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Winter Sleep

The running time of his new picture Winter Sleep, three hours and change, suggests weight, but at it happens, this movie struck me as both…

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Mr. Turner

Filmmaker Mike Leigh's biography of the landscape painter J.M.W. Turner is what critics call "austere"—which means it's slow and grim and deliberately hard to love—yet…

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Ballad of Narayama

"The Ballad of Narayama" is a Japanese film of great beauty and elegant artifice, telling a story of startling cruelty. What a space it opens…

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Monsieur Hire

Patrice Leconte's "Monsieur Hire" is a tragedy about loneliness and erotomania, told about two solitary people who have nothing else in common. It involves a…

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* This filmography is not intended to be a comprehensive list of this artist’s work. Instead it reflects the films this person has been involved with that have been reviewed on this site.

#161 March 27, 2013

"As film exhibition in North America crowds itself ever more narrowly into predictable commercial fodder for an undemanding audience, we applaud those brave, free spirits who still hold faith with the unlimited potential of the cinema." - Roger

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#127 August 8, 2012

Marie writes: This week's Newsletter arrives a day early and lighter than usual, as come Tuesday morning, I'll be on a Ferry heading to Pender Island off the West Coast, where I've arranged to visit old friends for a few days and enjoy my first vacation in two years; albeit a brief one. No rest for the wicked. :-)

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#109 April 4, 2012

Marie writes: kudos to club member Sandy Kahn for finding this - as I'd never heard of the Bregenz Festival before, despite the spectacular staging of Puccini's opera Tosca and which appeared briefly in the Bond film Quantum of Solace; but then I slept through most of it. I'm not surprised I've no memory of an Opera floating on a lake. Lake Constance to be exact, which borders Germany, Switzerland and Austria near the Alps...

Tosca by Puccini | 2007-2008 - Photograph by BENNO HAGLEITNER(click to enlarge)

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#79 September 7, 2011

Marie writes: I've always found the ocean more interesting than space and for invariably containing more delights and surprises. Case in point, discovering the existence of an extraordinary underwater museum...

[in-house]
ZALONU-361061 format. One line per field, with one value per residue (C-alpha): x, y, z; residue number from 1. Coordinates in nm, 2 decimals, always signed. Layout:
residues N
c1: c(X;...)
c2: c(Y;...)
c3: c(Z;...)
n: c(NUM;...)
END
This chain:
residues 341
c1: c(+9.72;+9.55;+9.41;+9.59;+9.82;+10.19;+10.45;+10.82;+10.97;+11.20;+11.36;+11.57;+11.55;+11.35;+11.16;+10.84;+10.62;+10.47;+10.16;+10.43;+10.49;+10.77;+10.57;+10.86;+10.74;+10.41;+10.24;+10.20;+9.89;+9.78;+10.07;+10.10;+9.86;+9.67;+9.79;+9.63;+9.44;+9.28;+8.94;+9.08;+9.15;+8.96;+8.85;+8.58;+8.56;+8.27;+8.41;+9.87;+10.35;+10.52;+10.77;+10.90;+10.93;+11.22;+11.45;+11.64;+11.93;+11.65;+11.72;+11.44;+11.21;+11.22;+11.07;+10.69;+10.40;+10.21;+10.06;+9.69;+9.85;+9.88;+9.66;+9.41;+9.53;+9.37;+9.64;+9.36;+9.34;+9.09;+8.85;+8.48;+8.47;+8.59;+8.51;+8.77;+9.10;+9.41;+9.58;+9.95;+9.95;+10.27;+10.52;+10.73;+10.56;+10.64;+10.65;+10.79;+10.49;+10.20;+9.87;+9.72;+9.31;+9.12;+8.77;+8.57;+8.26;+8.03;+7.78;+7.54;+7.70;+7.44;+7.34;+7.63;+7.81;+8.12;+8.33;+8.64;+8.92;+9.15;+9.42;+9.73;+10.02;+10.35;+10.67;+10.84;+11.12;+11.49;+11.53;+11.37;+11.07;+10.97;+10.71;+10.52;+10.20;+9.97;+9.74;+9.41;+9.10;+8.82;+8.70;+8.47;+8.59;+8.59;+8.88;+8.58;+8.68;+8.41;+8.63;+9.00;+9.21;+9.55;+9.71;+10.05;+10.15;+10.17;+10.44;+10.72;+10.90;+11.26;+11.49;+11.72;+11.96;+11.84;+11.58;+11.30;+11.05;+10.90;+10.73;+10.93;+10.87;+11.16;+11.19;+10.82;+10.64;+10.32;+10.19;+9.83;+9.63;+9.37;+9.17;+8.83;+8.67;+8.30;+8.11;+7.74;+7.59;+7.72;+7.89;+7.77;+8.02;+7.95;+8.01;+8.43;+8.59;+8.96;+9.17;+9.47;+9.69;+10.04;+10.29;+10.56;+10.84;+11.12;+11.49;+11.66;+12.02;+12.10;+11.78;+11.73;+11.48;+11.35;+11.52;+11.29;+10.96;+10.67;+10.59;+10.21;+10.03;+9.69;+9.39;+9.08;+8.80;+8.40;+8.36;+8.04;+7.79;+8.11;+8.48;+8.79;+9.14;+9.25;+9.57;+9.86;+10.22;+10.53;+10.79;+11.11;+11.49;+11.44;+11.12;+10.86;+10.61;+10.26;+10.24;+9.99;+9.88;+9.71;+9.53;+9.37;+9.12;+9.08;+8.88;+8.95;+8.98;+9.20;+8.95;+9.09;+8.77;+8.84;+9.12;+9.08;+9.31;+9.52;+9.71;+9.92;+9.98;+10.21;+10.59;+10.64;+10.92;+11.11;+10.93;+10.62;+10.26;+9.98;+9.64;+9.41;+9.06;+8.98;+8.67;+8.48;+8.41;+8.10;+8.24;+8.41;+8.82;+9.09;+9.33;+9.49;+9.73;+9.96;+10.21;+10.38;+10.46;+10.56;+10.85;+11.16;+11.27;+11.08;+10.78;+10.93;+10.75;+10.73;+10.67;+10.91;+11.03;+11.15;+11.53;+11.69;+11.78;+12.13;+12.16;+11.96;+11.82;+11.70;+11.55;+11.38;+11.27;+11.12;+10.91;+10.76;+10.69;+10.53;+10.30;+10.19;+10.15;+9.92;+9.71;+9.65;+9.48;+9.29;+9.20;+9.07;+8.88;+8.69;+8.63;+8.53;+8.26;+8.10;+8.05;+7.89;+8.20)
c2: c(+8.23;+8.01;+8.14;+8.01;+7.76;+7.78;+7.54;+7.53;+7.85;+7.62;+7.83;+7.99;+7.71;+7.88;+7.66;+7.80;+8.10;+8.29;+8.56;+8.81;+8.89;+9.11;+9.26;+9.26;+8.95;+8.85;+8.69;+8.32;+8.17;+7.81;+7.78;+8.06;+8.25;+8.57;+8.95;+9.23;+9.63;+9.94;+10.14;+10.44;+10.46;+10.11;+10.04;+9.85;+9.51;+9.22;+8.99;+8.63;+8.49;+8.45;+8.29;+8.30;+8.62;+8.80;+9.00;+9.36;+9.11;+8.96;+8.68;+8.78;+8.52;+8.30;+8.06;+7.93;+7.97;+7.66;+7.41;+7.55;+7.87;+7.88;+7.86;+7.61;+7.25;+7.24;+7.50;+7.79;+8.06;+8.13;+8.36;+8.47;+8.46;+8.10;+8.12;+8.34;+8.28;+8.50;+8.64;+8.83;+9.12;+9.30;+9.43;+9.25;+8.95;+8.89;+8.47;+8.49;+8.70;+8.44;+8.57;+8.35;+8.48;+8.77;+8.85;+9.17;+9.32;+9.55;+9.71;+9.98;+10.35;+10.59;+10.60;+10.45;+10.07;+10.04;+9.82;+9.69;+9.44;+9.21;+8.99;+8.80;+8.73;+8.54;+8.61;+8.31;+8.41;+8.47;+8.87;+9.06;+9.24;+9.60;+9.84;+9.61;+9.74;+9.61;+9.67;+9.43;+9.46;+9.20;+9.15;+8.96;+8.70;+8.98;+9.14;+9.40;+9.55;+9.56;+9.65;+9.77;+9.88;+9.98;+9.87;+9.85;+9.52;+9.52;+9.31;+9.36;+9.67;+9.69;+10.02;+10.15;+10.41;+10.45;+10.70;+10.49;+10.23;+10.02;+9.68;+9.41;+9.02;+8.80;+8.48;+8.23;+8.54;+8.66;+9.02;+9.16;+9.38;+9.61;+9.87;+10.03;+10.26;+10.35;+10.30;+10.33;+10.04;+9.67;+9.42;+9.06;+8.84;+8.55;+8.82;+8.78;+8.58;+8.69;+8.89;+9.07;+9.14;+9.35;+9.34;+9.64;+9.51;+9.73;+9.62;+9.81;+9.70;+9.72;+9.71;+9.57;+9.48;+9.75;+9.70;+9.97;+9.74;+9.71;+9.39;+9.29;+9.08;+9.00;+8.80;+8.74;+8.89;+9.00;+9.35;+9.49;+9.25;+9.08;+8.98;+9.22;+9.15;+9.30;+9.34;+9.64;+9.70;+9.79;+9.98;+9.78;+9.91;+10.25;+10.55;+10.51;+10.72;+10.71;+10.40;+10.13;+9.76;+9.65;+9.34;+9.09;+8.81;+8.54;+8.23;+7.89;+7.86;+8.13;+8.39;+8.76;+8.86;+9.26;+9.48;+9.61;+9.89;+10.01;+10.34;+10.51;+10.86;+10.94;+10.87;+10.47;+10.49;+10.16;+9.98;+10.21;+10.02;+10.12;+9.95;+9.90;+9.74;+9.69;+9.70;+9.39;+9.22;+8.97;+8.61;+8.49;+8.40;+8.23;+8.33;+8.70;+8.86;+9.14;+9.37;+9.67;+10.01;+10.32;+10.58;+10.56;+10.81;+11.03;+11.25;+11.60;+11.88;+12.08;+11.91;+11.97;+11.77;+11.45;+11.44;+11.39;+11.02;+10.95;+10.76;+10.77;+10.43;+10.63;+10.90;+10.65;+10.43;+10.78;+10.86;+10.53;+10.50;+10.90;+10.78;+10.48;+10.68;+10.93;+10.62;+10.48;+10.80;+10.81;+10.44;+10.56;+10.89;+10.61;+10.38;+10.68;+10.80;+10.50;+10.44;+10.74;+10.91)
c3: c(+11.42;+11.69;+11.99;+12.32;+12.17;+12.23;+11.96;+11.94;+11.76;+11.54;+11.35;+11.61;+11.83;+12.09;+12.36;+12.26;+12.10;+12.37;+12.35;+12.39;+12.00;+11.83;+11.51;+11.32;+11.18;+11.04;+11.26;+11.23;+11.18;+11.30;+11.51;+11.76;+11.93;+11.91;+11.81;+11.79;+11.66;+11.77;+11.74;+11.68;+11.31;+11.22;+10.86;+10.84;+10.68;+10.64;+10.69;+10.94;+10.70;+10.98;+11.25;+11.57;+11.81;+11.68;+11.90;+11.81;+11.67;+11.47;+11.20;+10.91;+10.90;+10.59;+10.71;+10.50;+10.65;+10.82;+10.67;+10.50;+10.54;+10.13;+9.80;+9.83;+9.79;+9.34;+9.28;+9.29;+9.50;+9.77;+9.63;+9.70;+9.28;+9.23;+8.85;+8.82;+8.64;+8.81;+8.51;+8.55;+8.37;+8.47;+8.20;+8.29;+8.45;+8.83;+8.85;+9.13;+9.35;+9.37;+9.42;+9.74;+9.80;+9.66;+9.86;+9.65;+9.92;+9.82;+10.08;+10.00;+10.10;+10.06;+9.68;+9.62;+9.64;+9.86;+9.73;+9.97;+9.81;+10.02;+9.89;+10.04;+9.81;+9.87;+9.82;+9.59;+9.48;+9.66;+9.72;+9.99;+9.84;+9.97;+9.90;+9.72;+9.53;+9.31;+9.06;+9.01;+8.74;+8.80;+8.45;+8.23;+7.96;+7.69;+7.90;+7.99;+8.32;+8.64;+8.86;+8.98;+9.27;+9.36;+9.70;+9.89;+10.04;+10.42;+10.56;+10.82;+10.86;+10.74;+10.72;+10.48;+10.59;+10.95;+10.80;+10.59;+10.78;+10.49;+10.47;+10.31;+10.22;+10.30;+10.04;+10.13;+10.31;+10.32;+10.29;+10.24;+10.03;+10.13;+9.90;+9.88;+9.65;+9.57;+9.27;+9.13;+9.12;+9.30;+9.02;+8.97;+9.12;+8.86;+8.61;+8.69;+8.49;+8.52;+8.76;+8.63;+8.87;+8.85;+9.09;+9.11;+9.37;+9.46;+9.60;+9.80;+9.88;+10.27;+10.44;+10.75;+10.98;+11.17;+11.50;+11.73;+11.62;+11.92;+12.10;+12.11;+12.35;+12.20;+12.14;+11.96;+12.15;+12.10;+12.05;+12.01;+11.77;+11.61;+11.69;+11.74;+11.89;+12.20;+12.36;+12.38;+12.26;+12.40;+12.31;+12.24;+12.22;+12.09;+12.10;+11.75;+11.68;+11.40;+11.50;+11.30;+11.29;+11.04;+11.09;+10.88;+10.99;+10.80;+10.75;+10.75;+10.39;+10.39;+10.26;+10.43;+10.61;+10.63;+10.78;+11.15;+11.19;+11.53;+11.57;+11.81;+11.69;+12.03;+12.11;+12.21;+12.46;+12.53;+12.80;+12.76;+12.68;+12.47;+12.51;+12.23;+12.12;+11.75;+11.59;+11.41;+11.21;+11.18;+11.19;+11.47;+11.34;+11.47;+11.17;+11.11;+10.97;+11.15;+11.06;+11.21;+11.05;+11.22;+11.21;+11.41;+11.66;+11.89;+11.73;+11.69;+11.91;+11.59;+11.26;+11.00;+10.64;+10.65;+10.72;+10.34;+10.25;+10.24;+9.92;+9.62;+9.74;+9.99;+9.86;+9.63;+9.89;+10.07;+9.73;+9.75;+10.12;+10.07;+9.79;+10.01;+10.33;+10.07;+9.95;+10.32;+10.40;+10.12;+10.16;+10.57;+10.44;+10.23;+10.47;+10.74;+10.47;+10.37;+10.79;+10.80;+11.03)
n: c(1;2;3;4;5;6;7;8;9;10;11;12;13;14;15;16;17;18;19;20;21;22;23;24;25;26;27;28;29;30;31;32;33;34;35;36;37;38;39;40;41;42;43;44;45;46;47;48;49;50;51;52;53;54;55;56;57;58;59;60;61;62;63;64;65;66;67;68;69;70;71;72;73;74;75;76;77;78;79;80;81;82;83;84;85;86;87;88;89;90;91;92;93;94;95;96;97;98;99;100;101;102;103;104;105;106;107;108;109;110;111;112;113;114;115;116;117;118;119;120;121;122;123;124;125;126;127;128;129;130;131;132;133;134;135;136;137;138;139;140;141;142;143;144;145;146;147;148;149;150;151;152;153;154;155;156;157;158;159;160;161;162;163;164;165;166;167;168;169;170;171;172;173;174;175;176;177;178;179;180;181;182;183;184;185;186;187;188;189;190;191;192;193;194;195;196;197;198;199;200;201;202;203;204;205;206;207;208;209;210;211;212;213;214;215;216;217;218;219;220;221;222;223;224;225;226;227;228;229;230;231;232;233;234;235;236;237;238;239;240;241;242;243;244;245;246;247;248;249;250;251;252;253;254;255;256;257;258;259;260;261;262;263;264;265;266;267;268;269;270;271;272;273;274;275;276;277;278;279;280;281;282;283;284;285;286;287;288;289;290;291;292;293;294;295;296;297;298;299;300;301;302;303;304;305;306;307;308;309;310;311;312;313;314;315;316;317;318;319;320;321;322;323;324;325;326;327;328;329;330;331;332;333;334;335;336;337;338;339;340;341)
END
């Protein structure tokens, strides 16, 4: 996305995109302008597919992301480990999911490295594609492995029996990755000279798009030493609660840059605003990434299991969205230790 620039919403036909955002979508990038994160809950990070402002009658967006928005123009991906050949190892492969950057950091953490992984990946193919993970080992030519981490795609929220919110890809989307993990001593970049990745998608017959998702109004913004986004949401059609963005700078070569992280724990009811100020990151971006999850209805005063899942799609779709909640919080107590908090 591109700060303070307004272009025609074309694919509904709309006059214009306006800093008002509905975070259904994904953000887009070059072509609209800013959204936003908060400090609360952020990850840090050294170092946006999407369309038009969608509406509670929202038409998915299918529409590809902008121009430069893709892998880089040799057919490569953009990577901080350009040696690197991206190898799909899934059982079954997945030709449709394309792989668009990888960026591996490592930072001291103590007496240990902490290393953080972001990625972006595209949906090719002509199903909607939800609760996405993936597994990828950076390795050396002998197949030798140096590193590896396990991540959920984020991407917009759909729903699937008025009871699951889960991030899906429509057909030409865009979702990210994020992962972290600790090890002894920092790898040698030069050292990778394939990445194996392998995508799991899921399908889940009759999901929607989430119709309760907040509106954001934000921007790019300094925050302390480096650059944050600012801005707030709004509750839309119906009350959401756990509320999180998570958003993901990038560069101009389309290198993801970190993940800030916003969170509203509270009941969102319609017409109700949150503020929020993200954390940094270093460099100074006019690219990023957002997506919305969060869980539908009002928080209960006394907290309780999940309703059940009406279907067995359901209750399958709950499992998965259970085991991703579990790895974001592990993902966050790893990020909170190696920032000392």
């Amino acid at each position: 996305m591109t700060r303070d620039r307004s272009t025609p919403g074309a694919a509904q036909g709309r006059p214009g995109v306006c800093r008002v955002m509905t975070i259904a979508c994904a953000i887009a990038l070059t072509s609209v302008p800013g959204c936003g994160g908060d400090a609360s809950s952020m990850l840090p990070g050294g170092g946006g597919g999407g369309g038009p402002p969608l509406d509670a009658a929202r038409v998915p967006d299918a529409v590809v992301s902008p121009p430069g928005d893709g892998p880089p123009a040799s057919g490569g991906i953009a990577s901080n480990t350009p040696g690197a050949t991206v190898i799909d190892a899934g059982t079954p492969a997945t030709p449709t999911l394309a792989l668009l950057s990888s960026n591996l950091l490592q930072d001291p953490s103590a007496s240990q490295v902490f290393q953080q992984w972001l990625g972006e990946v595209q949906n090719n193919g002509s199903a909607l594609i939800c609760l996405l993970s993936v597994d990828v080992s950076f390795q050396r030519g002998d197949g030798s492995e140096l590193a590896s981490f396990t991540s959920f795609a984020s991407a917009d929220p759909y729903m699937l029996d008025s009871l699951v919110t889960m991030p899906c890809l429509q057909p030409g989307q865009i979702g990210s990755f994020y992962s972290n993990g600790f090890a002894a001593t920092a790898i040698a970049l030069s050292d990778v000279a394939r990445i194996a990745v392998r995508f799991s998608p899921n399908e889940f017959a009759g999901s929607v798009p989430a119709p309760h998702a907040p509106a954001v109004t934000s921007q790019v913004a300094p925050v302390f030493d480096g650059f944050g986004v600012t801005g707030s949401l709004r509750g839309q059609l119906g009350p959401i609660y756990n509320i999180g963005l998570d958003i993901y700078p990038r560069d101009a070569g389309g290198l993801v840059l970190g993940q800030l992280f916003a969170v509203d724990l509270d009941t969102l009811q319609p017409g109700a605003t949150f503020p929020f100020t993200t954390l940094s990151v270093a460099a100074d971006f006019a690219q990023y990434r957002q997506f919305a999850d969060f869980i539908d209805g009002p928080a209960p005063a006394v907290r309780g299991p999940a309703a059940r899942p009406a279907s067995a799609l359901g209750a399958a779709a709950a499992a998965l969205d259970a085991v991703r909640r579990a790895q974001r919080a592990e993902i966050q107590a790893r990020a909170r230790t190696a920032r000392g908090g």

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5-25-77: A Geek Odyssey

View image How many movie references can you spot in this image from "5-25-77"?

Most of this is true. The rest is even truer. -- Opening disclaimer, "5-25-77"

"To everybody else, movies are something to do when you're tired of living real life. To you, real life is something to do when you're tired of watching movies." -- from Patrick Read Johnson's "5-25-77"

View image How about this one?

In James Bridges' "September 30, 1955" (1978), Richard Thomas (then best-known as John-Boy Walton on TV) played an Arkansas college student devastated by the death of his idol James Dean on the title date. In Patrick Read Johnson's "5-25-77," John Francis Daley (best-known as the great Sam Weir in "Freaks & Geeks") plays, basically, Patrick Read Johnson, who visited his idol Steven Spielberg on his spring break in 1977 (while Spielberg was finishing up "Close Encounters"). As the story goes, Johnson got to see an early screening of "Star Wars" (which opened on the title date 30 years ago) while there were still dogfight scenes from old WW II movies in place of the spaceships, and proclaimed himself the world's #1 "Star Wars" Fan. In his semi-autobiographical movie -- "from the producers of 'Star Wars' and 'American Graffiti'" (Fred Roos and Gary Kurtz) -- Johnson tells a version of his own story, about growing up in a small Midwestern town and trying to make it to a showing of "Star Wars" on the first day of its release. Teaser trailer here -- at least for the time being. (BTW, Anybody else remember with fondness the episode of "That '70s Show" in which Topher Grace and pals were smitten with "Star Wars" mania? It captured the now-bittersweet utopian euphoria the movie inspired at the time.)

And here?

Twitch had some sympathetic ruminations about "5-25-77" and the "Star Wars" phenomenon last year that I'd like to share with you on the 30th anniversary of that Portentous Day: I've learned the hard way that there is a basic generational gap involved with "Star Wars" fans. There is the current crop for whom the prequel trilogy was their first exposure, and then there are the rest of us.

While I'm not quite old enough to have seen "A New Hope" on its first run it is no exaggeration at all to say that "Star Wars" populated the landscape of my imagination like nothing else at least until I hit puberty. The "Star Wars" universe is where I lived out my childhood. [...]

No comment.

The current crop of "Star Wars" fans can't seem to understand why us older lot are so bothered by the over-digitization of our childhood dream-world. But Patrick Read Johnson does. And how. "5-25-77" is his loosely autobiographical film about the impact of "Star Wars" on his own life as a teenage geek in love with the movies. We linked to an early, very rough teaser a while back but we have just been sent the full length trailer and if the film comes anywhere close to living up to this Johnson has made one of the most loving odes to geekdom ever. It is simply fantastic.

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